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A Guide to Liverpool 1902


In 1902 the book, 'A New Illustrated Guide To Liverpool' was published by Littlebury Brothers. The book included many sketches of the period by Leonard Pattern. It has since been re-produced by Liverpool Libraries and Information Service.

The Guide Book , it invites us to look at Liverpool from a 1902 perspective when the city was looking toward the future.

Over the coming weeks 'Liverpool Picturebook' will re-produce extracts from the book for you to read. Beginning today with a description of the Lime Street area circa 1902.

In Lime Street

The chief Streets and Buildings of note in Liverpool City will be found within a comparatively small radius, and this fact will make sightseeing an easy matter. The visitor, if not coming by water, will enter Liverpool by one of the great Railway Systems, the three termini of Railway Systems which are conveniently close to one another, and each brings him to the centre of the City. If travelling by the North Western route, he reaches the very heart of Liverpool, and in leaving the Railway Station finds himself in the well-known Lime Street. If there is one Street in the City universally known surely it is this one. In the immediate vicinity of this thoroughfare, which forms the eastern boundary of Lime Street, we find many buildings of note, and from this centre, the scene of much life, streets branch off in every direction.

The chief object of interest will be the magnificent Hall dedicated to St.George, the Patron Saint of England, which stands up so grandly before us, and which has been described as “ Quite unrivalled, producing an effect of grandeur unequalled by any other modern building known.” Mr. Norman Shaw, R.A, has written, “ I have been all over the Continent, and I have certainly seen nothing finer in its way than St. George’s Hall, if as fine. Its simplicity makes it all the more impressive, and, whilst striking to the eye, the design is full of refinement, and in it we have a building for all time, one of the great edifices of the world".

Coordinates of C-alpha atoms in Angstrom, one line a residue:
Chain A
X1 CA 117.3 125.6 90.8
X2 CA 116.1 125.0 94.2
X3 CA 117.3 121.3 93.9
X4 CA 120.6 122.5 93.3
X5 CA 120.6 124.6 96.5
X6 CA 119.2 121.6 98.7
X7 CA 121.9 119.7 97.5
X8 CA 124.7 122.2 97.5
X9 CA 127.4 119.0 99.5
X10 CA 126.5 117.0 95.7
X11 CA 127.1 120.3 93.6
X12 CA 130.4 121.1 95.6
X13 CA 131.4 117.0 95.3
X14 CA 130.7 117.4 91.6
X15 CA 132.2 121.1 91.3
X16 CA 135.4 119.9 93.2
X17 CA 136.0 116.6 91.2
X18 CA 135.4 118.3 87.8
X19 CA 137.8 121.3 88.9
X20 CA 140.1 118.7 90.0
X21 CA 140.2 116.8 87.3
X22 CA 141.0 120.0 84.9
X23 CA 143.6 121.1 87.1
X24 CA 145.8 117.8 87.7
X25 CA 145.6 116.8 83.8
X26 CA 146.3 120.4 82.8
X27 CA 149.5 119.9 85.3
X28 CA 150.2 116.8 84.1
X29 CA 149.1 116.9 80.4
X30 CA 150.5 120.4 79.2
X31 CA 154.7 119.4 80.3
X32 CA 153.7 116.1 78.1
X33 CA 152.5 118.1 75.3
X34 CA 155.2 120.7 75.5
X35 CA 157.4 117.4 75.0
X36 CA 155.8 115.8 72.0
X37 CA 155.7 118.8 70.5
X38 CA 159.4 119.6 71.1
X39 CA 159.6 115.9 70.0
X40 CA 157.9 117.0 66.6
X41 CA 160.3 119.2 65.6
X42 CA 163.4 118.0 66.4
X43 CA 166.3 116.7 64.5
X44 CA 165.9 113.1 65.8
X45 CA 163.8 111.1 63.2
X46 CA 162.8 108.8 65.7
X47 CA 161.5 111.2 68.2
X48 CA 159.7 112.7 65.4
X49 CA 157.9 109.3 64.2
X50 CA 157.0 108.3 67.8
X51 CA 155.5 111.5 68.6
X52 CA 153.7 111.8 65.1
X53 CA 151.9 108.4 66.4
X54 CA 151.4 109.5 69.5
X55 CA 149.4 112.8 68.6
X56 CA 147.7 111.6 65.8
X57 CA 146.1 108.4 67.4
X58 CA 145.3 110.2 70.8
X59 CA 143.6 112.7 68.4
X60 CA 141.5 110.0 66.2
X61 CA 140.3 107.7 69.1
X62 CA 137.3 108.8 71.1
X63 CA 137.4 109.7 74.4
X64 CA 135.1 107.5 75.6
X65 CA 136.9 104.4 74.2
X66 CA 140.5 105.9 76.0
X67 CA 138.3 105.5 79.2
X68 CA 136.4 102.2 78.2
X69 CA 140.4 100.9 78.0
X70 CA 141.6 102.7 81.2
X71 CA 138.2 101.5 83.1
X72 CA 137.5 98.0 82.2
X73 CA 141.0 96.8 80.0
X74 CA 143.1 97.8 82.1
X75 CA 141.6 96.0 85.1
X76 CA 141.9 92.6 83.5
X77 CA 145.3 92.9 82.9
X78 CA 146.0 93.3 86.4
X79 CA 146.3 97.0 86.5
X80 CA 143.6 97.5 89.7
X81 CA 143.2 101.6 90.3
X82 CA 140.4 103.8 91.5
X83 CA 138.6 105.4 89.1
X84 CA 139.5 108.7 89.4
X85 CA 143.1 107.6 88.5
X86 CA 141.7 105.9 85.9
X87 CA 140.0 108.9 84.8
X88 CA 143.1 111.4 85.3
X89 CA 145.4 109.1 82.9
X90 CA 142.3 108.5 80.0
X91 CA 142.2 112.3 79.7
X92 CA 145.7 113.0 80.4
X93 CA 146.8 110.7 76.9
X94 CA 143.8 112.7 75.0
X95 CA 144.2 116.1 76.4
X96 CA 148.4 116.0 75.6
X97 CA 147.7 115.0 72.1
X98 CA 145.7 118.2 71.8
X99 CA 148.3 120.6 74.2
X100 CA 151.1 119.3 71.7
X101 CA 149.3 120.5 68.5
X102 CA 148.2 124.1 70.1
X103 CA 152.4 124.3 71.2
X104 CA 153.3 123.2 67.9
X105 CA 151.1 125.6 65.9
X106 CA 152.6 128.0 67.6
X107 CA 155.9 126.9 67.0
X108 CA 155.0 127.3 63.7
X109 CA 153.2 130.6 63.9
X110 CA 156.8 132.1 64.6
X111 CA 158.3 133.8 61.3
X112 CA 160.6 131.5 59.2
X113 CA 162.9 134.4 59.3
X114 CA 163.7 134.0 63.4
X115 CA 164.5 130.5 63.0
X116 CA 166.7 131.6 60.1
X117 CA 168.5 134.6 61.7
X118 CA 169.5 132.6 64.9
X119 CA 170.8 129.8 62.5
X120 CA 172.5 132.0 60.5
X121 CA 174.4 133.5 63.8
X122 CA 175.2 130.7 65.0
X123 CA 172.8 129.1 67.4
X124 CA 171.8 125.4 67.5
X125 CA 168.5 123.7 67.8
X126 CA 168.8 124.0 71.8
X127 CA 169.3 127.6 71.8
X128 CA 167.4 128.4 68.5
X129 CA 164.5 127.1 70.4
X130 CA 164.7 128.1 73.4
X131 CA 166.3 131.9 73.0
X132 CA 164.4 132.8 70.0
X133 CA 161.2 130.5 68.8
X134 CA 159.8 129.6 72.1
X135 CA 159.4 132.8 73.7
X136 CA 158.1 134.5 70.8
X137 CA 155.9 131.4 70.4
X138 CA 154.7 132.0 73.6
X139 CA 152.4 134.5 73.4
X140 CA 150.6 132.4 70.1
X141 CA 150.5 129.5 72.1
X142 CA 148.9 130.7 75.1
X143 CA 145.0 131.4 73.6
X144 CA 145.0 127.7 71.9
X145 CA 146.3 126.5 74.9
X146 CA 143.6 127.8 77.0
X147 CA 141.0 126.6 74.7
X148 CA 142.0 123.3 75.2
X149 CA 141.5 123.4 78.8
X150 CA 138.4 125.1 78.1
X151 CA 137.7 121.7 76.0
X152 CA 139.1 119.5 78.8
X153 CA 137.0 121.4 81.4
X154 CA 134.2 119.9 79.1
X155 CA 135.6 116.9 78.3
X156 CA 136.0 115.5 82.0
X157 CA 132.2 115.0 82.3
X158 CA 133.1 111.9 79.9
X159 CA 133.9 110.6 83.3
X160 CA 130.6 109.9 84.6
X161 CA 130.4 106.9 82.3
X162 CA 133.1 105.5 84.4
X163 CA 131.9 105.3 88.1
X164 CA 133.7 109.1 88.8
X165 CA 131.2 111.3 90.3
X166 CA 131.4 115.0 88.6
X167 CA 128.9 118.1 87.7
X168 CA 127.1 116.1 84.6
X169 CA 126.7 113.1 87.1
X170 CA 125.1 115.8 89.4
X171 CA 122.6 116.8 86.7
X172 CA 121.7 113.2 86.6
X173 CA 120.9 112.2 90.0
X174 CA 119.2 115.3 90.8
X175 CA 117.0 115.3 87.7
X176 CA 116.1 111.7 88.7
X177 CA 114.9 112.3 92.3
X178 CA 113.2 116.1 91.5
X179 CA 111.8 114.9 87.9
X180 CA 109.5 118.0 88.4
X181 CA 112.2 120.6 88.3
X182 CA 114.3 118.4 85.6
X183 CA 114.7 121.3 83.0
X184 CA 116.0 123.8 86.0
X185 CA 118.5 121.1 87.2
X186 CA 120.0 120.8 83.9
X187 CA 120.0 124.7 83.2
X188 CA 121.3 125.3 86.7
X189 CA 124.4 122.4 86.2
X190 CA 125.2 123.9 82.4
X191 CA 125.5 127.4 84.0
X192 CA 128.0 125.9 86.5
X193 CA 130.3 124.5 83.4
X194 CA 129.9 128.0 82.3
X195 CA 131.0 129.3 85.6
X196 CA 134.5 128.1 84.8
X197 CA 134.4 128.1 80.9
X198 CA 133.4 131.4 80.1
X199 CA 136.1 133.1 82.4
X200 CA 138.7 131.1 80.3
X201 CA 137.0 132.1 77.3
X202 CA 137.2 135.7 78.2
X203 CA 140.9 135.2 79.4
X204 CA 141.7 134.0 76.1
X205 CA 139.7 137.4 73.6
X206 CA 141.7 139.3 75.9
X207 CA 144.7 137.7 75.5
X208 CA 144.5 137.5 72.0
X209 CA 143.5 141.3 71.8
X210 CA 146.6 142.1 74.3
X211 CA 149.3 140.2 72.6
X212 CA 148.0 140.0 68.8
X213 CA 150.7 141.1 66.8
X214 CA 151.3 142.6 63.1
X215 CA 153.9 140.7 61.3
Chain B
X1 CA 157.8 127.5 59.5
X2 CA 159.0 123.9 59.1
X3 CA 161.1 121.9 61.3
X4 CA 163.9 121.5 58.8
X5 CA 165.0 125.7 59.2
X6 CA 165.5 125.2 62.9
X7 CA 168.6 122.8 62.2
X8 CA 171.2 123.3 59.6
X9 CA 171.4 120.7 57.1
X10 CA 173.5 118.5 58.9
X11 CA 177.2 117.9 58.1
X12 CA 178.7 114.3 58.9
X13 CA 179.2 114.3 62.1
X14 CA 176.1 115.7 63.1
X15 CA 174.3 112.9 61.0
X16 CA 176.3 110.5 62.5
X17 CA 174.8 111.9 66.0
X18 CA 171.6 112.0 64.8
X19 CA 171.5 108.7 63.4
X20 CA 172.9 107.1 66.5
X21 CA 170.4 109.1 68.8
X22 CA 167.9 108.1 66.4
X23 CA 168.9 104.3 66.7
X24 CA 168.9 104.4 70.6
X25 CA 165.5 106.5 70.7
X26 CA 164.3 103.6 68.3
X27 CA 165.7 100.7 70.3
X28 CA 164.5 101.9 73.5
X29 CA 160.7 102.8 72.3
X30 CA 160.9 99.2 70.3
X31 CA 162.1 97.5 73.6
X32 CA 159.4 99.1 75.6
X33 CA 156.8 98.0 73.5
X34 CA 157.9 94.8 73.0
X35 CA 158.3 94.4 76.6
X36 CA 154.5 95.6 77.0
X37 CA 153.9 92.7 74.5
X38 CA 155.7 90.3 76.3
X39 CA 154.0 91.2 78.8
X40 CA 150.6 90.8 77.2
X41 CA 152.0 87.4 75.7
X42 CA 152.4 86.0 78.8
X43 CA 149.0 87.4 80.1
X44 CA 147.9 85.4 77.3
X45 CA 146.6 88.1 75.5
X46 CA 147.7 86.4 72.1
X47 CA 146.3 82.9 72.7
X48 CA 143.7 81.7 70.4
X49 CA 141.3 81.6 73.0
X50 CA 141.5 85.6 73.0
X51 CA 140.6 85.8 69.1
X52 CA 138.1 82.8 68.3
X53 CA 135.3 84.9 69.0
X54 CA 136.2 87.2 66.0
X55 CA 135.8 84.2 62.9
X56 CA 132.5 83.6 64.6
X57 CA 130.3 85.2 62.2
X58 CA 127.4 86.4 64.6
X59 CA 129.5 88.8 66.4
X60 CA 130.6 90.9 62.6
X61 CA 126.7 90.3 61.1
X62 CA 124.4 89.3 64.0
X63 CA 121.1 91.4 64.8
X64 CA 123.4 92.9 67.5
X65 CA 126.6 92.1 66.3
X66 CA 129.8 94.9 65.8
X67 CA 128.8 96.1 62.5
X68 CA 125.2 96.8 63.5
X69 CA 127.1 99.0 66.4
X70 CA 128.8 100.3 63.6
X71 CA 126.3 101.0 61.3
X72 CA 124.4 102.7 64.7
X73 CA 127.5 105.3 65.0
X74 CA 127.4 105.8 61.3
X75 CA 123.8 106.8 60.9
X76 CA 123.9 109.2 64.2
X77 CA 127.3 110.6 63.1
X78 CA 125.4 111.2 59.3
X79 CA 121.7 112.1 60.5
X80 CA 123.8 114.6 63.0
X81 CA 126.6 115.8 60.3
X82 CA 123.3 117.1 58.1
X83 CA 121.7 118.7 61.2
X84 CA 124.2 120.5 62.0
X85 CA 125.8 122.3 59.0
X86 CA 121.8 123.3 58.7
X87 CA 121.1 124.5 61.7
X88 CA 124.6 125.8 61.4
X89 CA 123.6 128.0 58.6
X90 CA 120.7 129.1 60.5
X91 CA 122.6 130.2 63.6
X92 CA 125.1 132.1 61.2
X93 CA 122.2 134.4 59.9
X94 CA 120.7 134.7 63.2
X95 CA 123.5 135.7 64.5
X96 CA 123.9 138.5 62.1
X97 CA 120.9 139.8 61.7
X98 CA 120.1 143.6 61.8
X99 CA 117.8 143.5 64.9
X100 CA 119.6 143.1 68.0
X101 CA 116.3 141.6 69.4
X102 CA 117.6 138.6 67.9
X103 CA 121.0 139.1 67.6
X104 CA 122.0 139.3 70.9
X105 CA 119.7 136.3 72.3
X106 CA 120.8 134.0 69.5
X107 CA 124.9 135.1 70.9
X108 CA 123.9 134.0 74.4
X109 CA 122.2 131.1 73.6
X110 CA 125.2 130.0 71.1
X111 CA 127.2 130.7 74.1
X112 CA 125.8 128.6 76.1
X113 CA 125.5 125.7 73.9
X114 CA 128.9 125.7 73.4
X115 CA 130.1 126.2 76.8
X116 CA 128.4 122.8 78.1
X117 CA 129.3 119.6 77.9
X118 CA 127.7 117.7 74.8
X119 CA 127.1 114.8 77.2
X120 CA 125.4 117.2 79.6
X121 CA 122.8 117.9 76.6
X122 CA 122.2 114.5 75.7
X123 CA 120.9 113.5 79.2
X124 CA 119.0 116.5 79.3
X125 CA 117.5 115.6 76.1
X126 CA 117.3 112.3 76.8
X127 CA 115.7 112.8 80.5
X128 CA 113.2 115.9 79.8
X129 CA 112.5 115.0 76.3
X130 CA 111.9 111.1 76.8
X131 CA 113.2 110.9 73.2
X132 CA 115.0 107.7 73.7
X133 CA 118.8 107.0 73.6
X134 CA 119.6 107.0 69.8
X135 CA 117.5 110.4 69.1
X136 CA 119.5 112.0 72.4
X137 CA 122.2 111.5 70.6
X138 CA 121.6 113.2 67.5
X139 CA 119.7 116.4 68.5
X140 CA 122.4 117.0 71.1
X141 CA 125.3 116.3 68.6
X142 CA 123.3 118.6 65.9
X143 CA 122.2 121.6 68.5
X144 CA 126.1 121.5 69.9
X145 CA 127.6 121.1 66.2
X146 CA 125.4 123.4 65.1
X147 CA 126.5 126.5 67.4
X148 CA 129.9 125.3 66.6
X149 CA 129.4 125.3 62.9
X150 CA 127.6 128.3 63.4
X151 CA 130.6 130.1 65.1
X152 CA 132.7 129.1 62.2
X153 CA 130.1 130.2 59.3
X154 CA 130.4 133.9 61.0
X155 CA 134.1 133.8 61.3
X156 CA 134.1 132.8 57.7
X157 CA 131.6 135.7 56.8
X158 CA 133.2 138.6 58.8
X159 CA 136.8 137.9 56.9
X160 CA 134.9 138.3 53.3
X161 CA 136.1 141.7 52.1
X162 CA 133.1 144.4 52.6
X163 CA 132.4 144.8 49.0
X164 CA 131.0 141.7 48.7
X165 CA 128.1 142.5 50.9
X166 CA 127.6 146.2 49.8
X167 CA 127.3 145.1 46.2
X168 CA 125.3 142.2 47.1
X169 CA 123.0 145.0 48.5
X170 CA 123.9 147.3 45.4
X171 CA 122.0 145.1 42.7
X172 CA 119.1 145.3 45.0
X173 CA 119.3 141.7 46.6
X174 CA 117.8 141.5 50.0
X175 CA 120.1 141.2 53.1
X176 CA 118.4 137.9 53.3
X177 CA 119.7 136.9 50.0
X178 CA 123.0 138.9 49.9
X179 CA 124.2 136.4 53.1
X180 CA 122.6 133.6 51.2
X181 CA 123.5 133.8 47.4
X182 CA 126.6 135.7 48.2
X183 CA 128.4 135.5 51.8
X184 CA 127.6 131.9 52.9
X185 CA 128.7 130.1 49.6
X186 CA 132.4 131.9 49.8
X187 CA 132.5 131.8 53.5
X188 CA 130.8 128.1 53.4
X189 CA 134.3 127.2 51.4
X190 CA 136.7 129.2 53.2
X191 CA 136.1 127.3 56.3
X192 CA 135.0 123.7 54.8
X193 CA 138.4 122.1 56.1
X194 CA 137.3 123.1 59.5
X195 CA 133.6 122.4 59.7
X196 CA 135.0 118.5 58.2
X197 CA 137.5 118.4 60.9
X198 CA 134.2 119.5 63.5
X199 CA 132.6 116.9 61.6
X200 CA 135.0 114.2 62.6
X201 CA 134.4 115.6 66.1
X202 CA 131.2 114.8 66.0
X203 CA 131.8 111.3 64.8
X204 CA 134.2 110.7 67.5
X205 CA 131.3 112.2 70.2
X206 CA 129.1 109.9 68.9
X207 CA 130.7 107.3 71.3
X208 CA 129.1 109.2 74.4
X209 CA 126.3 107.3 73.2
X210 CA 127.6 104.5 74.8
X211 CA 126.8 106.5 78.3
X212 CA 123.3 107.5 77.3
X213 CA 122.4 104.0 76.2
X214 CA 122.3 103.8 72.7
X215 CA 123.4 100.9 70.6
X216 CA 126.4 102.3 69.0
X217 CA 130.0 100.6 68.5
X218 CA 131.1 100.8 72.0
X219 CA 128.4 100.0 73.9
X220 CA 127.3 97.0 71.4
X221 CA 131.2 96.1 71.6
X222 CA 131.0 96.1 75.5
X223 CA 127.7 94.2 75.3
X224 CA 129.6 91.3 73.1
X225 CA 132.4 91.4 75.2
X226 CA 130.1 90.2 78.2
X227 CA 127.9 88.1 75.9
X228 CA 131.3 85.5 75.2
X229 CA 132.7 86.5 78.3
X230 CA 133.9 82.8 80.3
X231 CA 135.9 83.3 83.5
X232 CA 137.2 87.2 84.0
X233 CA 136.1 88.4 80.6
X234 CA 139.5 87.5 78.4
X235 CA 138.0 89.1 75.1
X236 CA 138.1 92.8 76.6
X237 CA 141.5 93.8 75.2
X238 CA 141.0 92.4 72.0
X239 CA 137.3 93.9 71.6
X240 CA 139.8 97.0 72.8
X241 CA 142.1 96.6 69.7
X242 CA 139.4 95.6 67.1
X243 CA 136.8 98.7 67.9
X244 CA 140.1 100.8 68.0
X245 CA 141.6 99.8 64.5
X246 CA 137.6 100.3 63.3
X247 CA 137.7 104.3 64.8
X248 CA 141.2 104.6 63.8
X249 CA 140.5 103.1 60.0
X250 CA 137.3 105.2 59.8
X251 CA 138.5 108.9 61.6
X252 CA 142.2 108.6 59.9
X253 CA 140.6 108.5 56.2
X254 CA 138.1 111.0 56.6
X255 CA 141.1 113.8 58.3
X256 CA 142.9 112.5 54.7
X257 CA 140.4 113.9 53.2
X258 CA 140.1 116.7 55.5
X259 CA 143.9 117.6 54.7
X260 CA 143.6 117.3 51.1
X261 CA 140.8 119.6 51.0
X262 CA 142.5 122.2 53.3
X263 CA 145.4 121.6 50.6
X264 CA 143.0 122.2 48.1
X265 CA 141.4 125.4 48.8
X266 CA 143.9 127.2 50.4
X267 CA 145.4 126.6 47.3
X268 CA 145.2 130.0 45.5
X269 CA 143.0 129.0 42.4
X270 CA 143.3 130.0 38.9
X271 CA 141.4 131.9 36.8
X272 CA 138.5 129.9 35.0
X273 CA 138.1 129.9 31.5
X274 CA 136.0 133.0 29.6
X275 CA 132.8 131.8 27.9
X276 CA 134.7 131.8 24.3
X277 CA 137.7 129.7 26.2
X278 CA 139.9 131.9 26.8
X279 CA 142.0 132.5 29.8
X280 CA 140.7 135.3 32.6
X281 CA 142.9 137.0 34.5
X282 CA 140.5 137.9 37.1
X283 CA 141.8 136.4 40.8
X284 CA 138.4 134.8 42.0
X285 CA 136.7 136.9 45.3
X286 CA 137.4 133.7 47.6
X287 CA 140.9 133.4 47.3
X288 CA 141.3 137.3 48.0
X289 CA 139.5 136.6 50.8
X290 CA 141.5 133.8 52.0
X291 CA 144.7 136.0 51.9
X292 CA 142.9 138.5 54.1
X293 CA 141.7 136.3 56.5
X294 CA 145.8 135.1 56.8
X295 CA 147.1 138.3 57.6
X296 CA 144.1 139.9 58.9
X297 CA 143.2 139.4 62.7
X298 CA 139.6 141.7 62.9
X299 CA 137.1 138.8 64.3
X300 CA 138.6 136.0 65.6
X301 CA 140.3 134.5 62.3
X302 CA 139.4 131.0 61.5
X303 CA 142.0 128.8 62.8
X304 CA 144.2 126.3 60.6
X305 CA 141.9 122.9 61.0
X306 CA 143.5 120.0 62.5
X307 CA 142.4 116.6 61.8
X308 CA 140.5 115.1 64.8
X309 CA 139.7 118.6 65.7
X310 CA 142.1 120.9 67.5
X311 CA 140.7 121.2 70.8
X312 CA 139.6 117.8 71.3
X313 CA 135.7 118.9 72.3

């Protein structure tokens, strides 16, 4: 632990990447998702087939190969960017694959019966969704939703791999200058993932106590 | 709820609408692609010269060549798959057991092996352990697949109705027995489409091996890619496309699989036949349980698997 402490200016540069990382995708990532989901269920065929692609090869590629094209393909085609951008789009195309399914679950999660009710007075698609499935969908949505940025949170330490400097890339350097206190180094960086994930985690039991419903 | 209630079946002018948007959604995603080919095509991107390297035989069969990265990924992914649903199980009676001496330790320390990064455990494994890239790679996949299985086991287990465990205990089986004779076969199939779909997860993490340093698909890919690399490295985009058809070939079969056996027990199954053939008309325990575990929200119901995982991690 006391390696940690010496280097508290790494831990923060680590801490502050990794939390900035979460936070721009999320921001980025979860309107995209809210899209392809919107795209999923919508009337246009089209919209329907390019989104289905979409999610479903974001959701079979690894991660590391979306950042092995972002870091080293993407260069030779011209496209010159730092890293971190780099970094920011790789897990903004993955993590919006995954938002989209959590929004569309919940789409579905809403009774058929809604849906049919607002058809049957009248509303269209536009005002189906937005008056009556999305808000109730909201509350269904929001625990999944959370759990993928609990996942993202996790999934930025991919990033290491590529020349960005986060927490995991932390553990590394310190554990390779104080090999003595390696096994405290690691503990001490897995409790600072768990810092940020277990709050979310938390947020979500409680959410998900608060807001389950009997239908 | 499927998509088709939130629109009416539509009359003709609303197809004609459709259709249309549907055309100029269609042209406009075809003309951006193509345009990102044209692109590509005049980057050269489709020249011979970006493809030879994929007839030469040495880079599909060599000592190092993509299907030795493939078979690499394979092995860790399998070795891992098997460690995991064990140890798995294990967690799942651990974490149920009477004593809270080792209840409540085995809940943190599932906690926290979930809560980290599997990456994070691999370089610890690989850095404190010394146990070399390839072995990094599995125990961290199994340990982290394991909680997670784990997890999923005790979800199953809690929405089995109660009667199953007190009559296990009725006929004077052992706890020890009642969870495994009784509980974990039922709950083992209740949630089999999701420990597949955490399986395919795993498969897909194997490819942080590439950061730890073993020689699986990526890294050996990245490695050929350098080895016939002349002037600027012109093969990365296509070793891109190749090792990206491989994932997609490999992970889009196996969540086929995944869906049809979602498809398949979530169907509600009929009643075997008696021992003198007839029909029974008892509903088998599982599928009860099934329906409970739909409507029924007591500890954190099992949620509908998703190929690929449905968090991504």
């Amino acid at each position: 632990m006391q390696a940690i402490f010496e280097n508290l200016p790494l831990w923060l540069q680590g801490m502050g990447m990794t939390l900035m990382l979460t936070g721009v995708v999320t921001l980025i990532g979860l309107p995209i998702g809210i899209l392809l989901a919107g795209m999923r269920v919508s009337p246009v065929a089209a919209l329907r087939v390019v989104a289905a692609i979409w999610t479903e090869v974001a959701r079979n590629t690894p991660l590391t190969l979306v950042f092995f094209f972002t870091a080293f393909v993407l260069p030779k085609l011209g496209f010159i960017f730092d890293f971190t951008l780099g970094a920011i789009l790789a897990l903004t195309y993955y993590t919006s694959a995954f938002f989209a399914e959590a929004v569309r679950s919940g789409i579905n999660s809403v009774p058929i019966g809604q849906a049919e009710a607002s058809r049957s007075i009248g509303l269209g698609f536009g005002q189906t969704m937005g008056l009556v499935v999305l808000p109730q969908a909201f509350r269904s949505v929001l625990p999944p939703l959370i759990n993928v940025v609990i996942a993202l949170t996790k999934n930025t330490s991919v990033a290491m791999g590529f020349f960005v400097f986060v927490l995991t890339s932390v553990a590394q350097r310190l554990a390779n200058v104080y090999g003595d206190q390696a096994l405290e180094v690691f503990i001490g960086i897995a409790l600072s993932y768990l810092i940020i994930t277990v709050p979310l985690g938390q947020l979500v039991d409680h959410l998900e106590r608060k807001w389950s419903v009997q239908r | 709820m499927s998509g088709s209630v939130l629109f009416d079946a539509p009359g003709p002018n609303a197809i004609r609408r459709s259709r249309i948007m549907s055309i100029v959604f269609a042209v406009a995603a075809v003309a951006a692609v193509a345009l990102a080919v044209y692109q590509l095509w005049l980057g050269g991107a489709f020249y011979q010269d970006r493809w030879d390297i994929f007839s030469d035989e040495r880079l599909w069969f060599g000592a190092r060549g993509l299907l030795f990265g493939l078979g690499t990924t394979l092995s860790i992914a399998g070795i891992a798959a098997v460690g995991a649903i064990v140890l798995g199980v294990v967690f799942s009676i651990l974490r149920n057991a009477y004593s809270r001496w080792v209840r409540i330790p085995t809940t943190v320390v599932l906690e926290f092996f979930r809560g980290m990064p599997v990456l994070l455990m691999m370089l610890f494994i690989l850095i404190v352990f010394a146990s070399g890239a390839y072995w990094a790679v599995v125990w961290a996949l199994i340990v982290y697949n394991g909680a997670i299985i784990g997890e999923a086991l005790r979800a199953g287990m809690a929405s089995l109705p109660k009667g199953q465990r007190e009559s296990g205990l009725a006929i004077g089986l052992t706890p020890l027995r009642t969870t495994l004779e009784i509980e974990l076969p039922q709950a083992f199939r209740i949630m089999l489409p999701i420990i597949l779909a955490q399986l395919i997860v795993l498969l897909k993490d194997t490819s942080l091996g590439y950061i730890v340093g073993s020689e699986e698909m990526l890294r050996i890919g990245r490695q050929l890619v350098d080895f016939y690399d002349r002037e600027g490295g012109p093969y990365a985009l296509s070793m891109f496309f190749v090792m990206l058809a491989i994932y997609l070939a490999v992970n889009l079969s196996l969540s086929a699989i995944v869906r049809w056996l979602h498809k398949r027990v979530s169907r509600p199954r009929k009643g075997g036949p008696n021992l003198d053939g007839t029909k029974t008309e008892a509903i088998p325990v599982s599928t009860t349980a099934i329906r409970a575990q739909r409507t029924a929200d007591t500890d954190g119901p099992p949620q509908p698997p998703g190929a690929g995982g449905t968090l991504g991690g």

The Hall was originally designed by Mr. Harvey Lonsdale Elmes, but was completed from designs by Mr. John Cockerell. We are told that the inscription on the brass plate, which was deposited with coins when the work was begun, is as follows, “ The first stone of this edifice was laid on Thursday, 28th day of June, 1838, being the Coronation Day of our Gracious Queen Victoria, under the direction of William Rathbone, Esq., Mayor of Liverpool.” The original designs contemplated two buildings, but the plans were re-considered, and a second foundation stone laid in 1841, from which the present building had its beginning. The building, which is constructed of a durable Derbyshire sandstone, in the Graeco-Roman style, was erected at a total cost of £333,000, and measures 500 feet in length. It was opened in 1854, some sixteen years having been taken in erecting it. Liverpool may well be proud of this architectural gem. It reminds one somewhat of the Palais de Justice at Brussels, though its style is more severe. Standing on rising ground, several feet above the level of the Streets leading west and south, it shows to great advantage from every quarter, and its exterior is extremely beautiful and imposing. The views obtainable from the pavement outside the Imperial Hotel, and on the opposite side near the entrance to the Lime Street Station, are perhaps the most pleasing. If we stand on Lime Street pavement, with our backs to the handsome Station of the London and North Western Railway, we get a fine view of the eastern facade of St. George’s Hall. This side varies greatly from the western front. Here we have sixteen fluted Corinthian columns, standing quite free from the walls of the building, resting on a handsome flight of steps, and forming a magnificent colonnade. The same feature is noticeable at the beautiful south portico, the pediment at this end of the building being supported by eight handsome columns, to which the eye is led up by a stairway 150 feet wide. On the western side the columns are quite plain and square in form, and there are no steps. The view of this facade from the Old Haymarket, which lies to the west, is most magnificent. To go more into detail, we notice the tympanum of the southern facade is ornamented by a fine piece of sculpture in Caen stone, the leading figures represented being those of Britannia, Mercury, Bacchus, and Apollo. On the eastern fa├žade we have also sculptured panels, by Stirling Lee, representing Commerce, Industry, and Justice.